8. Nick, I think twitter might be helpful here. I loved Linda’s letter, but private letters don’t shame anyone into changing their mind. Will try to flog my old dial-up over there tomorrow a m with your blog link.
    Tx for bringing this to everyone’s notice.

  9. Well said dear Sir, well said indeed.

  10. Kylie L says:

    Love it Nick- well said. I don’t have much to add, except this: when the Miles Franklin long list came out last week I read through the blurbs and thought how interesting “Blood” sounded. Called into my local bookshop that morning and they didn’t have it, and hadn’t had plans to restock until the list. Then went to the library thinking I would put it on hold- but it was on the shelves, as was Duigan’s “The Precipice”, another long-lister. That was a bonus for me, but a bit sad that no-one else was clamouring for the book (especially given “Twilight” had 56 holds on it). My point is that awards and award lists bring books to the public’s attention. If we had no awards, how many great books would slip past us,how many great stories, important stories, *our* stories? How short sighted to can them for such a trivial amount of money.

  11. Pingback: On Nick Earls vs the Premier – when politics becomes personal | This Charming Mum

  12. A friend today noted the defining nature of cultural capital – knowing the price of everything and the value of nothing does nothing towards progressing us as a community. Newman is like the guy with the pricing gun at your local supermarket. He knows what it costs but can’t tell you what it is or does.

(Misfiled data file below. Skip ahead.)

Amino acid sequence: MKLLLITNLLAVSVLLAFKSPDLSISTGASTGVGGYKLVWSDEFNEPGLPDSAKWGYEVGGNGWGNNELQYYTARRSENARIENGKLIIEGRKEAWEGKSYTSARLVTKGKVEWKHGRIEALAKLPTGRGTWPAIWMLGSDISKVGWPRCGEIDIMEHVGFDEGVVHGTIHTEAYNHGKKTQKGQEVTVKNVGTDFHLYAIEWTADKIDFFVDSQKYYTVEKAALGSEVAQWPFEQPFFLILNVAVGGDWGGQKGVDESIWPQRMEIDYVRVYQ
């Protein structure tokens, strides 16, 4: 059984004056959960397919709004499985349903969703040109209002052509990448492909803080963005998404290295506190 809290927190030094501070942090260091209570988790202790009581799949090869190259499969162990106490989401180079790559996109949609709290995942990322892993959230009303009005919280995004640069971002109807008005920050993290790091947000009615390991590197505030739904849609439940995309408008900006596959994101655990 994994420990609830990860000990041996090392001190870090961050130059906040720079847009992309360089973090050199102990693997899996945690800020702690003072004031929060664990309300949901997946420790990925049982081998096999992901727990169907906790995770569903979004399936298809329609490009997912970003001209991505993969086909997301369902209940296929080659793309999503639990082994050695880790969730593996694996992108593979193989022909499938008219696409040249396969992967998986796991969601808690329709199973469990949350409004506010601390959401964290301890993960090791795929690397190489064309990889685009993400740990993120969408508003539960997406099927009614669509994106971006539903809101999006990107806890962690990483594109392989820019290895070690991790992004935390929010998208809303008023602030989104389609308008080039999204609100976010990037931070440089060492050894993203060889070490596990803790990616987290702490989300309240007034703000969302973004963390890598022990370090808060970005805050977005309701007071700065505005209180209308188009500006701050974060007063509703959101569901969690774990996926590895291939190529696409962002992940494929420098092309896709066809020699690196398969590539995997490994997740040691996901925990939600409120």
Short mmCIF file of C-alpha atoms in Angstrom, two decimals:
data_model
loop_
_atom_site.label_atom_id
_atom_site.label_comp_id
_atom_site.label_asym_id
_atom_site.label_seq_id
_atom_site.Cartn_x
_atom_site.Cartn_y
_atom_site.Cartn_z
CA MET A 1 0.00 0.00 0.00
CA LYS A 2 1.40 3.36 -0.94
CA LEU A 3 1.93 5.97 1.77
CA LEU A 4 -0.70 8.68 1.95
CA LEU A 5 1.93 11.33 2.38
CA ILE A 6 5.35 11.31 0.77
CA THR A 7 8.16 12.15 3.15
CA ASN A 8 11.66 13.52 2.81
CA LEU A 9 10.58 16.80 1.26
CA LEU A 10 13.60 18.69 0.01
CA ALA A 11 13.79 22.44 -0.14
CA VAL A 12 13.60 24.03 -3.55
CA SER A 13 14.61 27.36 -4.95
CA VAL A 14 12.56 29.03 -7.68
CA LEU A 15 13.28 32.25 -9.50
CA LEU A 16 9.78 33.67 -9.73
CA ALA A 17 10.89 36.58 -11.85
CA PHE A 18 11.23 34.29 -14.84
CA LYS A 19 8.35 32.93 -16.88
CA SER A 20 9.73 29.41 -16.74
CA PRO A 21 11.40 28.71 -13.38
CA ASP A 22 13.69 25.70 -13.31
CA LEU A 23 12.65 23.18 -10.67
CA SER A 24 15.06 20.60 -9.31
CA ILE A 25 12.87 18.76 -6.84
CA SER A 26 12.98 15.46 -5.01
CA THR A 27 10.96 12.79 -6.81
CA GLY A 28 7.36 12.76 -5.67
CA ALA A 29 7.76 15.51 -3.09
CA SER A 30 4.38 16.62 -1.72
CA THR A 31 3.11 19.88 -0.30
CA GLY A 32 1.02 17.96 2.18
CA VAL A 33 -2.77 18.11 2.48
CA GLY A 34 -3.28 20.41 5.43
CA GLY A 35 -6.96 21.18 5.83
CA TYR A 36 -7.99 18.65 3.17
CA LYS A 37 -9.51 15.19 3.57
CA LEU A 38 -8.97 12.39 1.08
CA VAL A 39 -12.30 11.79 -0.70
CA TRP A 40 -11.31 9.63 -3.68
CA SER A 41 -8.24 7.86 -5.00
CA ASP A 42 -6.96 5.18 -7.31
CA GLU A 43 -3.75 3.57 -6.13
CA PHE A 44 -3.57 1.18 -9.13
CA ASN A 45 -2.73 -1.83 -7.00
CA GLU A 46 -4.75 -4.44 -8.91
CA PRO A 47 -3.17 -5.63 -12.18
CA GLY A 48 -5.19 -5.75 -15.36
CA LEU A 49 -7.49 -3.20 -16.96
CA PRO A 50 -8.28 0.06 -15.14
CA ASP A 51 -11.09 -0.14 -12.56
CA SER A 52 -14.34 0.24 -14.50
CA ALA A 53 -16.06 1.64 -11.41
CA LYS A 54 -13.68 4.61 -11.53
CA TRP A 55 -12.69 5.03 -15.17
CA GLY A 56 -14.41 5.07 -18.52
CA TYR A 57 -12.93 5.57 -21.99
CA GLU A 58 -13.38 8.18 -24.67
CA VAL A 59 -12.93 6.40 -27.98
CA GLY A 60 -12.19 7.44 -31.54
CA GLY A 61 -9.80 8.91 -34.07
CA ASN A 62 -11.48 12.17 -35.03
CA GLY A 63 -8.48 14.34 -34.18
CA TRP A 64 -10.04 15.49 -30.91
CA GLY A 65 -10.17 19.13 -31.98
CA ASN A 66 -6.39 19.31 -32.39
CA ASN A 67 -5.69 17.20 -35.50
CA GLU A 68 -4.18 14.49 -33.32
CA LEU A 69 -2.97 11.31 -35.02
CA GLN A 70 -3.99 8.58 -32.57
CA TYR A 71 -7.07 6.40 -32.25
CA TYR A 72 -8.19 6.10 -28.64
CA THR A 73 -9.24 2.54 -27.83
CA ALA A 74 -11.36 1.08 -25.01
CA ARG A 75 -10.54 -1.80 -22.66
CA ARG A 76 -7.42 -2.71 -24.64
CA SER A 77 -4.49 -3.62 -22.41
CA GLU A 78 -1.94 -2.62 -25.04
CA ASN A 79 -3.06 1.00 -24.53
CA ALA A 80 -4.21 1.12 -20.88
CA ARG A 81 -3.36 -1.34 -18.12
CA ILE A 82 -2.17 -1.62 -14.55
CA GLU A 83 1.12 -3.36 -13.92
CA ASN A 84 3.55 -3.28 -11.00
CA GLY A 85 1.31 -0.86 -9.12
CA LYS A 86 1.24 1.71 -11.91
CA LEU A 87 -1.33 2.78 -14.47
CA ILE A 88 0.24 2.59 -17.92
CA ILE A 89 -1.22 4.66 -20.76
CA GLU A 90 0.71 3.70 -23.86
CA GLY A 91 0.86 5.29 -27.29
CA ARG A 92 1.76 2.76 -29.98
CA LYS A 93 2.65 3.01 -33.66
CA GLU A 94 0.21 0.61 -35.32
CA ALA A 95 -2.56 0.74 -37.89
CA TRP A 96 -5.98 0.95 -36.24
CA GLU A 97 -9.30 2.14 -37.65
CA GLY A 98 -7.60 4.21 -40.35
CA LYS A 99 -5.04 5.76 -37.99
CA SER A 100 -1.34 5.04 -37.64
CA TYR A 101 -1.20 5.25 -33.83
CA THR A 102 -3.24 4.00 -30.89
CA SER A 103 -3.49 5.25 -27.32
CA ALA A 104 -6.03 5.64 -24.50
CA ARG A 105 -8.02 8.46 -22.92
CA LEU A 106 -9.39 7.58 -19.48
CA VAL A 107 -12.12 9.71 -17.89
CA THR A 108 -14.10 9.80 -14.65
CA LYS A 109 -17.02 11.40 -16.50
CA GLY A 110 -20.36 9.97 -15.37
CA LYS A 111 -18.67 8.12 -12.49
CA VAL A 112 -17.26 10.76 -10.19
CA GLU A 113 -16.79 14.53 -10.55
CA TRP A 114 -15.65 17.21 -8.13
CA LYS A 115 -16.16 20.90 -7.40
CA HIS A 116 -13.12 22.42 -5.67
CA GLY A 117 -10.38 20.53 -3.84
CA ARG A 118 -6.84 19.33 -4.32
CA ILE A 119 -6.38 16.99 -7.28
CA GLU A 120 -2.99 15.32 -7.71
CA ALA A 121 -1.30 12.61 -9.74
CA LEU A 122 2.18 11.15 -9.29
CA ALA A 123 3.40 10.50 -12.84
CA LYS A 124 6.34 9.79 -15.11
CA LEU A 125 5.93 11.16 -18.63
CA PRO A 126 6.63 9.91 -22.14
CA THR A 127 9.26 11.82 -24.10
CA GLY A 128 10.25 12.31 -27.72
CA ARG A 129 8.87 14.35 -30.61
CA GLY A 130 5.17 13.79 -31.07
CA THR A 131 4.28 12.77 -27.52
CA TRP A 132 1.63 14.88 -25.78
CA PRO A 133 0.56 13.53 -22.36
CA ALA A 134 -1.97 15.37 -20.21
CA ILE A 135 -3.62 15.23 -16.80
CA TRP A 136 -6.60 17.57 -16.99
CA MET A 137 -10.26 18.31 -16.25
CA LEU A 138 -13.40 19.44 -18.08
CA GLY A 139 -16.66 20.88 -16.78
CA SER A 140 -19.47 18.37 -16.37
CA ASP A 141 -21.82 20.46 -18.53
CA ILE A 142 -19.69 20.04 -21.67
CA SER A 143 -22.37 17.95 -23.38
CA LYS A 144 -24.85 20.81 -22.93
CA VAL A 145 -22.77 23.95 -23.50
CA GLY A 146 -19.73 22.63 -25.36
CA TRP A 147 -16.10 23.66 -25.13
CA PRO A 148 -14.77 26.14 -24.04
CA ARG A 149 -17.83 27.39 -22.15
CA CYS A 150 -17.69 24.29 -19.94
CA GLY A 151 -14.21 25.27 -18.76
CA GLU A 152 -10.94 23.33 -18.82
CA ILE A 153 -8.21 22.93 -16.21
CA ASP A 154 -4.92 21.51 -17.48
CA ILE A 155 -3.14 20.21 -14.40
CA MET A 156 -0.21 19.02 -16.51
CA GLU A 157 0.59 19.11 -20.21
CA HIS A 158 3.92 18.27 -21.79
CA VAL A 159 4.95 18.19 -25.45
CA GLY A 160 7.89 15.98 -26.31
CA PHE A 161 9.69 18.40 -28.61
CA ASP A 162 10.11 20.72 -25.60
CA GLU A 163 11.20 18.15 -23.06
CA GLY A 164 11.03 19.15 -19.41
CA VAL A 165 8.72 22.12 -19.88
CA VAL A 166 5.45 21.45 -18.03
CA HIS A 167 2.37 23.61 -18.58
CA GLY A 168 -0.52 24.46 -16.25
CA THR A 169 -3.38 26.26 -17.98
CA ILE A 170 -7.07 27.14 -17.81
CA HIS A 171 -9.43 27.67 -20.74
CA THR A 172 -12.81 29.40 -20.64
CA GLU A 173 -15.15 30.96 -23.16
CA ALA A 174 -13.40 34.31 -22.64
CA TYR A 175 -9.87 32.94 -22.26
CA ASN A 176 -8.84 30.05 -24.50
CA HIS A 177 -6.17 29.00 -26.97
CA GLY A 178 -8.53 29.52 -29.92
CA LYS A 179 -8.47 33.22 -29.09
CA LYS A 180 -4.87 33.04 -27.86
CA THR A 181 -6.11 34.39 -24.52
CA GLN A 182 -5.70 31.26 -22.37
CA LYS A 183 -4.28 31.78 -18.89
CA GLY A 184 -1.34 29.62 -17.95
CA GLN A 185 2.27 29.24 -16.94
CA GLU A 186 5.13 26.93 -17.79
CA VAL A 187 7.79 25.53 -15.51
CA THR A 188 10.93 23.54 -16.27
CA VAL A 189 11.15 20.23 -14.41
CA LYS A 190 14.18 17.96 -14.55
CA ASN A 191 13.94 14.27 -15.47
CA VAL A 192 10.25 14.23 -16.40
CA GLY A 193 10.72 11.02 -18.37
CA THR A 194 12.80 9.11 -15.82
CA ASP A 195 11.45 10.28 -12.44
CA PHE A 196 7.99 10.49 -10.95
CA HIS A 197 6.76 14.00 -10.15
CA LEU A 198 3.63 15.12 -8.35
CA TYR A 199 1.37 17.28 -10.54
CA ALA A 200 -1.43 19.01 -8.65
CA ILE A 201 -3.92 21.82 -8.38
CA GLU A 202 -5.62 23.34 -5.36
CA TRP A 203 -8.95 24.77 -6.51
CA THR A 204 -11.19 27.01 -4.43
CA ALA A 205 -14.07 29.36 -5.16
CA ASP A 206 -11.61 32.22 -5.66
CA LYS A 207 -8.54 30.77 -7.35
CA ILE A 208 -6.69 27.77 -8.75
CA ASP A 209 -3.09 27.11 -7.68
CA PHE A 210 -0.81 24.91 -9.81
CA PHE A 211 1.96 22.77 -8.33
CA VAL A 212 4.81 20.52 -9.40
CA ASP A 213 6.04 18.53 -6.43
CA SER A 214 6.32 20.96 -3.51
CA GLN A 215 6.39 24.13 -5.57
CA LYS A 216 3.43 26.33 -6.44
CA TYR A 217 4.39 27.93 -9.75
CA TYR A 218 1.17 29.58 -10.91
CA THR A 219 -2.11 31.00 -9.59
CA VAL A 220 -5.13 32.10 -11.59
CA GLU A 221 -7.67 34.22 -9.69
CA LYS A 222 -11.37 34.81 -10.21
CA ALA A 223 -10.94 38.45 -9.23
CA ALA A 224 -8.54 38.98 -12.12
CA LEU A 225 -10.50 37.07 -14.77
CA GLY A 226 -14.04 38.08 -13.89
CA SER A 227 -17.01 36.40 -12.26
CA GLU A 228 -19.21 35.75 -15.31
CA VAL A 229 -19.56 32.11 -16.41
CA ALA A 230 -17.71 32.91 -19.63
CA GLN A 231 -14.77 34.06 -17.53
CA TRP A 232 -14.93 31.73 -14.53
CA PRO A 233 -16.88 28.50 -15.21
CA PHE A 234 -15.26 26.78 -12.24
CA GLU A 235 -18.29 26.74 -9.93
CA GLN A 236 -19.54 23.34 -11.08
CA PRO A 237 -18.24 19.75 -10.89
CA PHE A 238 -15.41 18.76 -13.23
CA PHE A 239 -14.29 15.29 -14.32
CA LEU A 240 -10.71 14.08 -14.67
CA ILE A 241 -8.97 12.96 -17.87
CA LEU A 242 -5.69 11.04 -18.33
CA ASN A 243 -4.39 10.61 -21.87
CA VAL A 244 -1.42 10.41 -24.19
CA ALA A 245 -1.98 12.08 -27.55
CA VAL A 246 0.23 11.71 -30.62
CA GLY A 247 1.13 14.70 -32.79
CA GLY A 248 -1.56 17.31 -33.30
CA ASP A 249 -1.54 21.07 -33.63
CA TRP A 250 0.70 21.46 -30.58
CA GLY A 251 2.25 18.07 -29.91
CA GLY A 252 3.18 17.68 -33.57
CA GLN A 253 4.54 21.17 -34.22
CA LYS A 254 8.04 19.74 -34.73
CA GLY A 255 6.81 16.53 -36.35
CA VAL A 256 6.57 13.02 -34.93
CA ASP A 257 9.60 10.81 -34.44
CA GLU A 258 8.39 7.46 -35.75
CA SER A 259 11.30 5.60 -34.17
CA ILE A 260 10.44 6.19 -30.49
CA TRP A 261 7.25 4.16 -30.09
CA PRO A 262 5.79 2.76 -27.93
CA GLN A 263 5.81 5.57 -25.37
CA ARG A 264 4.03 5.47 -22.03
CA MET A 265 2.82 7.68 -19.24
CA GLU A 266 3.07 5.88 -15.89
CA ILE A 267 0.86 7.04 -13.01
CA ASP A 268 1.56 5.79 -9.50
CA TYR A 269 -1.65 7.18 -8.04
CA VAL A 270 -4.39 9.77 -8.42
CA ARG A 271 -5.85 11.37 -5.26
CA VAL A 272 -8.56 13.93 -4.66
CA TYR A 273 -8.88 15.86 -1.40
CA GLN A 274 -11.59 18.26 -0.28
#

13. This Charming Mum says:

    Well the last time I wrote about plumbers and arts funding I got sued, so I’m really glad you did it this time. This is a really important post. I’ve blogged about your blog today and will share this around my social networks. I’m glad someone other than the news media is putting all this in context. Thanks! Lara

  14. Susan Shew says:

    Teachers are mandated to teach literacy. While books are not the only way to do this, it has been shown that texts that relate to the students’ world are best to engage them in reading. Literary works by Queenslanders can not only encourage reading but give a career path for young writers. When you think that this was spread over a range of awardees and the influence of these awards, is this an example of the value that the incoming government places on literacy. Perhaps the money they save could put one book in every school library but that book would probably be written and published overseas.

  15. Rosie Noakes says:

    Thank you for putting this in perspective!
    I know of two petitions to keep the awards that are currently circulating:

    Matthew Condon and Krissy Kneen are also trying to start a grassroots version of the awards, called the Queensland Literary Awards:

    • nickearls says:

      Thanks for that info. Very useful. With them and with UQP’s response, I’m starting to think we might see something happen. It’s a shame the Premier or his team couldn’t have worked with the department, industry and potential sponsors to look for a solution other than simply pulling the funding.

  16. Jenn says:

    It’s depressing 😦 Let’s see if any of the various Premier incentives for Sports (listed individually) are axed. Even if alternatives are found, it’s the lack of interest in investing in the Arts that makes me saddest. Especially in the clearly token “Year of Reading”

  17. Pingback: Queensland Premier’s Literary Award | EJTemple

  18. Matt Condon says:

    Nick, a unique and superb analysis

    • nickearls says: